Great Britain and Ireland provide more than 40% of the sires in the top 100. English sires Nickel King xx (first place), sire of King William, Welton Louis (third), Garnered xx (fifth), sire of Get Smart xx, Welton Crackerjack (sixth), Just A Monarch xx (seventh), sire of Just An Ace, and Grey Ghost xx (tenth) dominate the top ten of eventing sires.
Of the top ten four non-British sires, the Polish Thoroughbred Polonez, sire of Piia Pantsu's ride Cyna, takes second place. New Zealand's Mr Leigh (fourth) is sire of World Champion Vaughn Jefferis' Bounce, while Domherr owes his eighth place to Olympic champion Matt Ryan's 18-year-old Kibah Tic Toe, runner-up at Badminton in 1995. In ninth place we find a rarely seen country of origin - South Africa. Hawaii xx, sire of Dorothy Trapp's silver medallist at the Hague, Molokai, who was exproted to the USA later.
Ireland is not represented in the top 10 but with sires like Beau Charmeur xx, Carnival Night xx, Sky Boy xx, Gipfel xx, Pennistone xx, Ozymandias xx, Ideal Water xx, Soudno xx and Bassompierre xx in the top of the rankings, Ireland can be considered the second best producer of event horses.
Country of Origin of the Sires in the Top One Hundred
In the top one hundred there is one sire with seven offspring in the rankings (Welton Crackerjack), three sires with eight (Welton Louis, Sky Boy xx and Babamist xx) and two sires with ten (Master Spiritus xx and Carnival Night xx).
Due to the results of Elektra Spiritus xx and Master Craftsman xx, Master Spiritus takes 1 Ith place. Master Craftsman is surely Master Spiritus' most successful descendant. With Ginny Leng he was placed first (1989), second (1992) and third (1988) at the Badminton Horse Trials. In 1988 he won an individual bronze medal for Ginny Leng and a silver team medal for Great Britain at the Olympic Games. A year later he becameEuropean Champion at the 1989Championships at Burghley and took second place with the British team.The Irish Thoroughbreds Carnival Night and Sky Boy are ranked 15th and 16th respectively while best American sire is Babamist xx in 25th place.
Despite the fact that the Thoroughbred Ben Faerie only takes place 129 in the sire rankings, he is one of the most influential sires in the British breeding industry. The 28 year old Ben Faeric is still alive and through his children and grandchildren is represented through all levels of intema- tional three-day eventing. Ben Faerie has eight offspring in the rankings, among them, Cornish Fear xx, Fairy Diadem and Benbury). But his best direct descendants have been retired. The most famous are Priceless and Night Cap 11, both ridden by Ginny Leng.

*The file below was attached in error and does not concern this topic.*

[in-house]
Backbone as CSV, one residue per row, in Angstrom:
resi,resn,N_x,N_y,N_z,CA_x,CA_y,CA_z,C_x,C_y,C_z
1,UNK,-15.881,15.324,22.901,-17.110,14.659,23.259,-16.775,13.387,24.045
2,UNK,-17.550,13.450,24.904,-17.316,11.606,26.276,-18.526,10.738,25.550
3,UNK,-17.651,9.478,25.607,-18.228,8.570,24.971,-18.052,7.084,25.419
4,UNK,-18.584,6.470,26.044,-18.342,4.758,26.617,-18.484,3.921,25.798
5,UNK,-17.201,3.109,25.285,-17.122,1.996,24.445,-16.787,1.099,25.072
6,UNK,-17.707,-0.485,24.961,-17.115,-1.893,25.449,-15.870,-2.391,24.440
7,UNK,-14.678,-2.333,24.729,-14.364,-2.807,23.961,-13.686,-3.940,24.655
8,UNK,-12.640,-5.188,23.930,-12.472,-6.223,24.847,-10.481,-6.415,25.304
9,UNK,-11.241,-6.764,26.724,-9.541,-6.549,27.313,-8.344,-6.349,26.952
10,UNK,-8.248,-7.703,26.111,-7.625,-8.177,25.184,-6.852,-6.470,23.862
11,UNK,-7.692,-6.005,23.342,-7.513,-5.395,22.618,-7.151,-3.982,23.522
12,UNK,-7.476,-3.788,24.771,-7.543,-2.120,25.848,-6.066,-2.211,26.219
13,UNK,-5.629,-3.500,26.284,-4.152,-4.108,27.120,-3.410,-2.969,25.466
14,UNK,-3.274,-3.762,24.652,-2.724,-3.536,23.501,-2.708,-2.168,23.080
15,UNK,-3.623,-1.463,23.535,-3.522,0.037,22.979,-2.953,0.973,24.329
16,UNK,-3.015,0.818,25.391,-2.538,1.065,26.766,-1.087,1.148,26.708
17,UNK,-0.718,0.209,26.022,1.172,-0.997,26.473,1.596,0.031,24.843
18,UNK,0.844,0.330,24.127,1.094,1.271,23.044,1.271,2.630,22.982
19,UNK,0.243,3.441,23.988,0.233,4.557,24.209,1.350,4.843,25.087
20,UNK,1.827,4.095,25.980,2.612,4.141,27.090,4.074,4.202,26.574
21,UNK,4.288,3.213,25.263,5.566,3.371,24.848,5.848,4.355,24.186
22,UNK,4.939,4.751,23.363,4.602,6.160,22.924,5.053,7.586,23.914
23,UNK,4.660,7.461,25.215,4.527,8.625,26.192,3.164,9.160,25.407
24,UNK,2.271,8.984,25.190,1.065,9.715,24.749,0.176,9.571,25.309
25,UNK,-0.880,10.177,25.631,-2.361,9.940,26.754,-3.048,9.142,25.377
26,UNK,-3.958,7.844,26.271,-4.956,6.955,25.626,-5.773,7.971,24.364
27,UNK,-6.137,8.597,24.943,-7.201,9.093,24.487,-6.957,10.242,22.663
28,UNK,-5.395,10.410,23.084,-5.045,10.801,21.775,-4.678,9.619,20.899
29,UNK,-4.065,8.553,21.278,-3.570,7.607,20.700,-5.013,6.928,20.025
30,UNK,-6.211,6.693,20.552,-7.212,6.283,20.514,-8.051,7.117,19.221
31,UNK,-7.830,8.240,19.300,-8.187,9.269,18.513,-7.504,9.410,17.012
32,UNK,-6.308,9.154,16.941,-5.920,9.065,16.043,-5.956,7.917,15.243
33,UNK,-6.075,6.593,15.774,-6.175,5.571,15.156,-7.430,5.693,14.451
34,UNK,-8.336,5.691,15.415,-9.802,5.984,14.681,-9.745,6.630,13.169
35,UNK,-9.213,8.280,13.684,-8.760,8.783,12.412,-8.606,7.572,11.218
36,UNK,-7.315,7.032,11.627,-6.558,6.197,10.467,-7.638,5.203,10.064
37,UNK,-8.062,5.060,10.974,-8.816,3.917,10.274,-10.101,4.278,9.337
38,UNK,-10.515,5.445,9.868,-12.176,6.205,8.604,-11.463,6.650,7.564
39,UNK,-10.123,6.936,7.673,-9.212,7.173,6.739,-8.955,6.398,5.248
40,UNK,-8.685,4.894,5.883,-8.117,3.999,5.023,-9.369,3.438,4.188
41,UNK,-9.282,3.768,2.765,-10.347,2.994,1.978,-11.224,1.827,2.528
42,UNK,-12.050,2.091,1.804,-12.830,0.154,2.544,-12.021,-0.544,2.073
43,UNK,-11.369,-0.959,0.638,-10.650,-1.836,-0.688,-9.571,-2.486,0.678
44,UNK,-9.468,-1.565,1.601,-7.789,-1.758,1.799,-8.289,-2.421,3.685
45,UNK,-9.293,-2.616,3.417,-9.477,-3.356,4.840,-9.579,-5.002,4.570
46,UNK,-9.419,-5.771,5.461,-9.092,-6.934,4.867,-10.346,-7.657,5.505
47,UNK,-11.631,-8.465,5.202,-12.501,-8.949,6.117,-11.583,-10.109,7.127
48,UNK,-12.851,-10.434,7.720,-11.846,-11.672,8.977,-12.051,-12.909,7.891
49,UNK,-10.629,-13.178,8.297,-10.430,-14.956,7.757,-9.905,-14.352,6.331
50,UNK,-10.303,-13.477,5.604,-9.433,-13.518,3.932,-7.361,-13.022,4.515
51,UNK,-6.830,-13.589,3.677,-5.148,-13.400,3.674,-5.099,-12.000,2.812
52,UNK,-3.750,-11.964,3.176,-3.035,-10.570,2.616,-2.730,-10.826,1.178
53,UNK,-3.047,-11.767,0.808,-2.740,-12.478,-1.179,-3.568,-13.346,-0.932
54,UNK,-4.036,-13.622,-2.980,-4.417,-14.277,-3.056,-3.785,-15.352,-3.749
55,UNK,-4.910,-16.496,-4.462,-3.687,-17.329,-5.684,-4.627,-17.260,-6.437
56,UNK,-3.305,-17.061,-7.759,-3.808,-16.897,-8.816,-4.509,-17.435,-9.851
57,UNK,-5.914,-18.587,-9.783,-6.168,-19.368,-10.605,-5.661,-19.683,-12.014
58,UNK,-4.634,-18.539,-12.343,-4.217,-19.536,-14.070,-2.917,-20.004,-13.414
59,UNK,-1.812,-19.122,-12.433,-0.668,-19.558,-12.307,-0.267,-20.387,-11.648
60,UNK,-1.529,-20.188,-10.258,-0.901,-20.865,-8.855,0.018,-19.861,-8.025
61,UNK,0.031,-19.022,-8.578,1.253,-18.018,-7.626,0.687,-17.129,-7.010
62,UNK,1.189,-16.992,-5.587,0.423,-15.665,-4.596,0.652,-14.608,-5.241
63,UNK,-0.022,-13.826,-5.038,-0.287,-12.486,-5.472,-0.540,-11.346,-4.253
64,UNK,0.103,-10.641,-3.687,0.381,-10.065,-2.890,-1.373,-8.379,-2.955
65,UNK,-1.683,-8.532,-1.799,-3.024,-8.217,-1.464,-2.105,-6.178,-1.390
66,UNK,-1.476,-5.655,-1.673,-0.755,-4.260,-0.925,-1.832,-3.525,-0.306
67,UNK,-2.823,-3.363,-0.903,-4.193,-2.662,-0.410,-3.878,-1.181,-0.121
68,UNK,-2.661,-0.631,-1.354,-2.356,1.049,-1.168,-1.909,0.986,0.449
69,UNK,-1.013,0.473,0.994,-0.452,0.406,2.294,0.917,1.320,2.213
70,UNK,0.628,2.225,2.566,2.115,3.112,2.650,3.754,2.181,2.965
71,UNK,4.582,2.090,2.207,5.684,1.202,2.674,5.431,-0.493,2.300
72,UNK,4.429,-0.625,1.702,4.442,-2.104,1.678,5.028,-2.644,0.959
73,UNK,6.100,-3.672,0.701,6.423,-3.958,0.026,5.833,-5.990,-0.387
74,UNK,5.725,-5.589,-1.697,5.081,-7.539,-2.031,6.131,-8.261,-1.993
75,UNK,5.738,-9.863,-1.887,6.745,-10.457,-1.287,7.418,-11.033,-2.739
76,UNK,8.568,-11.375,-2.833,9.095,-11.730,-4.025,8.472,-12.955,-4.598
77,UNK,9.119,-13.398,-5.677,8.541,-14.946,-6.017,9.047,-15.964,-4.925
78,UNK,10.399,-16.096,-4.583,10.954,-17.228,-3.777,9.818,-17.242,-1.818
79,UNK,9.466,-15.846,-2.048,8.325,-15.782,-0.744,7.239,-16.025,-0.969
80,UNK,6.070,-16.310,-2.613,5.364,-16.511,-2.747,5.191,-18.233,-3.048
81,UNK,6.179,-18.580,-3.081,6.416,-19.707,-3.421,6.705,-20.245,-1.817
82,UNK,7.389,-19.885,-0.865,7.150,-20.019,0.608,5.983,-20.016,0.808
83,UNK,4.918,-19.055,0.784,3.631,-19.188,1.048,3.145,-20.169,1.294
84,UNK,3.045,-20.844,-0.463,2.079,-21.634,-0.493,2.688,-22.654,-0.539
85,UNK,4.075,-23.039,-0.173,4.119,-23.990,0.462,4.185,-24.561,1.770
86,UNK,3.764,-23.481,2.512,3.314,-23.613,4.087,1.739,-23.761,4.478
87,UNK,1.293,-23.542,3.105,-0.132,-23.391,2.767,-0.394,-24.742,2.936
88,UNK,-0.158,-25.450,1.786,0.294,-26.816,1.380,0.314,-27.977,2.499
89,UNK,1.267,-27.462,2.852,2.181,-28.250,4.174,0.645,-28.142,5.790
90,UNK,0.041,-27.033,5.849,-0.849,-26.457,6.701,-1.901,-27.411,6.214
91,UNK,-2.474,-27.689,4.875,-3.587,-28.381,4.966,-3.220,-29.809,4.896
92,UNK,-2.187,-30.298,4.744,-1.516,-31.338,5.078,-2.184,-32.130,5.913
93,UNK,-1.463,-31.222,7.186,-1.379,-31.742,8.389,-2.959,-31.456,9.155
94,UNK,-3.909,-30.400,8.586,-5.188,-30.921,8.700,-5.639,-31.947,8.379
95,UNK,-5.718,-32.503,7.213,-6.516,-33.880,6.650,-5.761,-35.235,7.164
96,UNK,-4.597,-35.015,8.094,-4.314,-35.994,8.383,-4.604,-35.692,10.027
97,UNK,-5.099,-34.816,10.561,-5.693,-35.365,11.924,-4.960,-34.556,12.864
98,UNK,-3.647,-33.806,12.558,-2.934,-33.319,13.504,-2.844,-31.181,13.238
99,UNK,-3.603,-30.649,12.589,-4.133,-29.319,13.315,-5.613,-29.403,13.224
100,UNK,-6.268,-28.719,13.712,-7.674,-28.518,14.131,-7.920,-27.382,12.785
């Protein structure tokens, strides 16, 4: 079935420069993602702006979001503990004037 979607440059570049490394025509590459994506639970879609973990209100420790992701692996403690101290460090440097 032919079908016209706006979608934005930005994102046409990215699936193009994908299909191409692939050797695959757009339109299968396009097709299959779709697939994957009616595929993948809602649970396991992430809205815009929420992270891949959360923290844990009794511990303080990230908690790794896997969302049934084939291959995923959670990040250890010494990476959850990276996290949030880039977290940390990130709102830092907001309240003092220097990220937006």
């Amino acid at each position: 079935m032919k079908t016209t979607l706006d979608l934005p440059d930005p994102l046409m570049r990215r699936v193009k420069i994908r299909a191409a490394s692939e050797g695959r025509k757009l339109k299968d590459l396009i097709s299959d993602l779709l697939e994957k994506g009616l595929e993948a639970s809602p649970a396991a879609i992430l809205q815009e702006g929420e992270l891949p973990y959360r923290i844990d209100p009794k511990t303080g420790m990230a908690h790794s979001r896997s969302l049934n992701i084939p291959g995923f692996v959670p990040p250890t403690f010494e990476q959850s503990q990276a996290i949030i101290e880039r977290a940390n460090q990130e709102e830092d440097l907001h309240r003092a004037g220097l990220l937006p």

Priceless won in total eight medals at international championships: four gold team medals (1981 and 1985 European Champions and the 1982 and 1986 World Championships), one silver team medal (1984 Olympic Games), two individual gold medals (1985 European Championships and 1986 World Championships) and one individual bronze medal (1984 Olympic Games). Night Cap 11 won two gold medals, an individual at the 1986 Alternative World Championships in Bialy Bor (Poland) and a team gold at the 1987 European Championships in Luhmühien (Germany).
Number of Progeny of the Hundred Sires in the Top One Hundred
<BLOCKQUOTE class="ip-ubbcode-quote"><font size="-1">quote:</font><HR>The Top Ten Jumping Sires of International Horses 1990-95
(Taken from - "Stallions - The Leading Competition Sires of Great Britain and Ireland" by Hugh McMahon)
1. RAMIRO Z
The life story of the recently deceased Holstein progenitor was covered by almost every magazine. Bred by Baron von Nagel, this grandson of Ramzes x encountered problems at first with stallion selection committees which did not like his looks. But as his magnificent sport career under Fritz Ligges unrolled, he was quickly rehabilitated in the eyes of the breeders, specifically when Ramiro's first products such as Fatinitza under Thomas Frühmann easily soared to the top of the sport.
Ramiro's hereditary powers seem to be directly derived from his dam, the Cottage Son xx daughter Valine, as his sire Raimond did not seem to cause any ripples in the genetic pond of sport horse breeding. Female influence plays a large role in Ramiro's breeding, for not only was his dam Valine an excellent showjumping horse, but also his better products are often mares, and that's where his sire Raimond proves his value after all, for he produced several of Holstein's most useful dams such as that of Lugana 11 (Stephan Lauber, Paul Estermann) and Operette La Silla (Jan Tops). The best Ramiro offspring are combinations with Almé, Gotthard, Ramzes x and Thoroughbred lineages.
2. JALISCO B